Alice’s Piano: The Life of Alice Herz-Sommer

Melis­sa Müller and Rein­hard Piechoc­ki; Alice Herz-Som­mer, fwd.

By – April 18, 2012

I have nev­er learned to give up hope,” wrote Alice in her intro­duc­tion to this sto­ry of her life. At 108 years of age, she is con­sid­ered to be the old­est Holo­caust sur­vivor. It must have been her opti­mism, com­bined with her love of music, and the spir­it of per­sis­tence, that enabled her to endure life in a Nazi con­cen­tra­tion camp, There­sien­stadt. There she was allowed to play and record the great piano mas­ter­works, thus help­ing the Nazis, in spite of her­self, to deceive the world about their treat­ment of their prisoners.

Her con­fi­dence that one could work through prob­lems, even seri­ous ones, was applied in many cir­cum­stances. Stand your ground, apply your skills and deter­mi­na­tion, and suc­cess will be achieved, has been her belief. In spite of her grief over the loss of her hus­band and her moth­er, she sim­ply had to sur­vive the pri­va­tions of con­cen­tra­tion camp life, for with­out those loved ones, Alice was the sole pro­tec­tor of her young son, and there­fore knew that she had to sur­vive. Her con­certs for camp pris­on­ers helped keep her alive, and brought hope and beau­ty to their mis­er­able world.

Writ­ten by her close friend, Rein­hardt Piechoc­ki, this live­ly biog­ra­phy pays trib­ute to a lov­ing moth­er, Holo­caust sur­vivor, and pianist who, for close to a cen­tu­ry, has brought the joy of music to many audi­ences. The author has sup­plied excerpts from the music that she played, and accom­pa­ny­ing pro­gram notes.” Although the chap­ters about Theresin­stadt occu­py a large part of the book, much of it is also tak­en up with Alice’s younger days as well as the years after her release from captivity.

Music takes us to par­adise” Alice Herz-Som­mer says in her fore­ward to the book, and the abil­i­ty to make music beau­ti­ful­ly has sure­ly added years to her life just as it has brought hope and plea­sure to her audiences. 

Claire Rudin is a retired direc­tor of the New York City school library sys­tem and for­mer librar­i­an at the Holo­caust Resource Cen­ter and Archives in Queens, NY. She is the author of The School Librar­i­an’s Source­book and Chil­dren’s Books About the Holocaust.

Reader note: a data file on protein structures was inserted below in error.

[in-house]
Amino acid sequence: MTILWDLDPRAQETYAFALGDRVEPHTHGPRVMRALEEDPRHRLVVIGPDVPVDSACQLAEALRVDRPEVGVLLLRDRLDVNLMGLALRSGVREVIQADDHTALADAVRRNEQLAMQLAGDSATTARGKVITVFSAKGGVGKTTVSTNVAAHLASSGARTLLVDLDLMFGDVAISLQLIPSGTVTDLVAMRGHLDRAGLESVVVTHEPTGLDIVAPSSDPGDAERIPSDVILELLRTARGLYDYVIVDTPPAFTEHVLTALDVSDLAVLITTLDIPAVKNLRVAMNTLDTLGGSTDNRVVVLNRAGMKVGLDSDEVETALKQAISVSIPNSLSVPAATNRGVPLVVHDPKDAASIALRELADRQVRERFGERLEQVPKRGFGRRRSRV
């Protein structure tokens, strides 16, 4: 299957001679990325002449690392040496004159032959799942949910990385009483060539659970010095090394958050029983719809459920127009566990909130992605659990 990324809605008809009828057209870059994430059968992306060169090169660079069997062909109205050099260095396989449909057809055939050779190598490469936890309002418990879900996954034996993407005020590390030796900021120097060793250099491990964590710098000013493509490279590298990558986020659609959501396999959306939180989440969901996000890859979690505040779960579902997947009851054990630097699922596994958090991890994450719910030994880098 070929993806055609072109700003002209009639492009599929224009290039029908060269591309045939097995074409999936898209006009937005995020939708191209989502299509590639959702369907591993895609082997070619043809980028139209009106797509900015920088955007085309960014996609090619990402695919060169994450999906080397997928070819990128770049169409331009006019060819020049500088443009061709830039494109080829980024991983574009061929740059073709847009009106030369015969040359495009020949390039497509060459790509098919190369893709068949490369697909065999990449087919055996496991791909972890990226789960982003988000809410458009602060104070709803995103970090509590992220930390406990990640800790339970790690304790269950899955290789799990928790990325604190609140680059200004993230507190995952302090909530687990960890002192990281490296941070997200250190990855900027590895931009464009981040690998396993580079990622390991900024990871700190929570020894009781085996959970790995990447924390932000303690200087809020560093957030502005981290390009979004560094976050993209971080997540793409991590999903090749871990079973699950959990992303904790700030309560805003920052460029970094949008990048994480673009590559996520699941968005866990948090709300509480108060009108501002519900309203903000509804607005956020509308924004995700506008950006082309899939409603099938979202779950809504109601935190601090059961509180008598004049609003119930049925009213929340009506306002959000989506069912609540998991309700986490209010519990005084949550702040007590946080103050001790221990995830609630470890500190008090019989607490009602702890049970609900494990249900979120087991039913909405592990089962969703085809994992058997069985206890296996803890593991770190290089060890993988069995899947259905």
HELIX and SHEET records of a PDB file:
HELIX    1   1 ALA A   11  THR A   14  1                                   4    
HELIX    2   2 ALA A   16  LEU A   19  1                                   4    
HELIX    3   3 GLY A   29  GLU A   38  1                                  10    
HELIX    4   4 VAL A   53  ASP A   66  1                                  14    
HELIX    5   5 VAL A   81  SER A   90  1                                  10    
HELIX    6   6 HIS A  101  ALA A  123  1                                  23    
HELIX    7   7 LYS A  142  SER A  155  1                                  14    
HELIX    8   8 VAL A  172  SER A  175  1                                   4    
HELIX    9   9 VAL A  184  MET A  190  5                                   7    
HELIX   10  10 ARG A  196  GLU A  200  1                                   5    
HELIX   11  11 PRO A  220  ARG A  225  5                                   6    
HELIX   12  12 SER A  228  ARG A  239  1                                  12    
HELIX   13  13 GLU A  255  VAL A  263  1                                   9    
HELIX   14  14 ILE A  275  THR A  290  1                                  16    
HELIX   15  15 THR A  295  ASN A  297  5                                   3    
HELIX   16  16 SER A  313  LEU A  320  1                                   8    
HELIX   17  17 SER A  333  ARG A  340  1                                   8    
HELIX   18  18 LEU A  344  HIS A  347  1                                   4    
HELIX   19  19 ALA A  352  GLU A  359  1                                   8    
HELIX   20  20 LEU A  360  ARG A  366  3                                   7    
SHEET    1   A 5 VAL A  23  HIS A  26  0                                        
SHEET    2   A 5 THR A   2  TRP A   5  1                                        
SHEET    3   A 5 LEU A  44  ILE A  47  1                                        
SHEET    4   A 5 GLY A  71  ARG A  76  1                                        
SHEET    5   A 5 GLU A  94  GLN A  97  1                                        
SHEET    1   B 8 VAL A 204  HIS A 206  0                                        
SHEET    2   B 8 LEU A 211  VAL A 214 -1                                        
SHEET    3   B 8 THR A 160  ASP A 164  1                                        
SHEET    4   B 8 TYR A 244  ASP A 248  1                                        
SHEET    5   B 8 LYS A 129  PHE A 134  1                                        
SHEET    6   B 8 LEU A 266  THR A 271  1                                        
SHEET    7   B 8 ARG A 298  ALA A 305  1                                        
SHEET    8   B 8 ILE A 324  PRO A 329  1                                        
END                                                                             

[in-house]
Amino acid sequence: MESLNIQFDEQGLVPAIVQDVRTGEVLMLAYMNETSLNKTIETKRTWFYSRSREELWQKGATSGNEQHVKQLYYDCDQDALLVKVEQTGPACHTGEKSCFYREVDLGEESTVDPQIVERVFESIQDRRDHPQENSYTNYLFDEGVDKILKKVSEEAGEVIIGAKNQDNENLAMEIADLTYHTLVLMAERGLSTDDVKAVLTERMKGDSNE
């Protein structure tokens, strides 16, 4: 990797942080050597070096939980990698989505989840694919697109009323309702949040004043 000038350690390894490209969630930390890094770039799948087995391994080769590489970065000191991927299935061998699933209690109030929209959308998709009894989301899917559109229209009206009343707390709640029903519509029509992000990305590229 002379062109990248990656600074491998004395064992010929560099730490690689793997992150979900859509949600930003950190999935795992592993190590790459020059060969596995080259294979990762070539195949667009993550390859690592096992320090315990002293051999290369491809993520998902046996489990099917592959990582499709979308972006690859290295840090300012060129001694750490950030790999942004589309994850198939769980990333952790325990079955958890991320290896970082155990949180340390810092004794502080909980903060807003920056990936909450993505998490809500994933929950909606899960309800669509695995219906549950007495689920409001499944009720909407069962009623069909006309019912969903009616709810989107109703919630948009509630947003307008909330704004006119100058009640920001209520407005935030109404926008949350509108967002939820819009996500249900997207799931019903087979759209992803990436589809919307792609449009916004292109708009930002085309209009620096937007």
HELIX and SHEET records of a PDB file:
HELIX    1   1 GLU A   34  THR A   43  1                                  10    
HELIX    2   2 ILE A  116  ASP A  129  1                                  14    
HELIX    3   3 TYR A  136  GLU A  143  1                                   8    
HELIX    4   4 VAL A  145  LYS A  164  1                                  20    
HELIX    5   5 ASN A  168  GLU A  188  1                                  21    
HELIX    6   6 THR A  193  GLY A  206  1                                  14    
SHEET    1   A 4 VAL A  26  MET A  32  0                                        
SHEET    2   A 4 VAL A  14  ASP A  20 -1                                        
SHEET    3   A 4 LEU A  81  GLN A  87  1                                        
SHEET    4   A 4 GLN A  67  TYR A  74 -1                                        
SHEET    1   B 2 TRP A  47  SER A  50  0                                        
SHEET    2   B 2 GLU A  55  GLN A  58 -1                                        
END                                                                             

Discussion Questions

  • Alice Herz-Som­mer cred­its music with hav­ing saved her life. In what ways is that true? What was the impor­tance of Chopin’s Etudes for Alice? What was the impact of Alice’s con­certs at Terezin?
  • When this book first came out in 2007, the title was A Gar­den of Eden in Hell,” a ref­er­ence to Alice’s son’s descrip­tion of his child­hood. Is this descrip­tion apt in any oth­er ways? Do you think it is a bet­ter title for the book than Alice’s Piano”? Does the change in title shift your view of the book?
  • Alice’s moth­er favored her twin sis­ter since she was the weak­er of the two. Do you think that affect­ed Alice as an adult? Did it help or hin­der her in her life?
  • As teenagers, Alice and Mar­i­anne are asked to write essays in school, a les­son that turned into a dis­cus­sion of opti­mism and pes­simism (p 45 – 46). Alice believes that opti­mists are best because they spread hap­pi­ness while pes­simists share doom. Mar­i­anne believes that pes­simists see the truth that opti­mists ignore. In light of the sto­ry of Alice’s life, whose inter­pre­ta­tion do you think is cor­rect? How is the dif­fer­ence between the two reflect­ed else­where in the book?
  • What did you find most inspir­ing in Alice’s sto­ry? Did you learn any­thing from read­ing this book?

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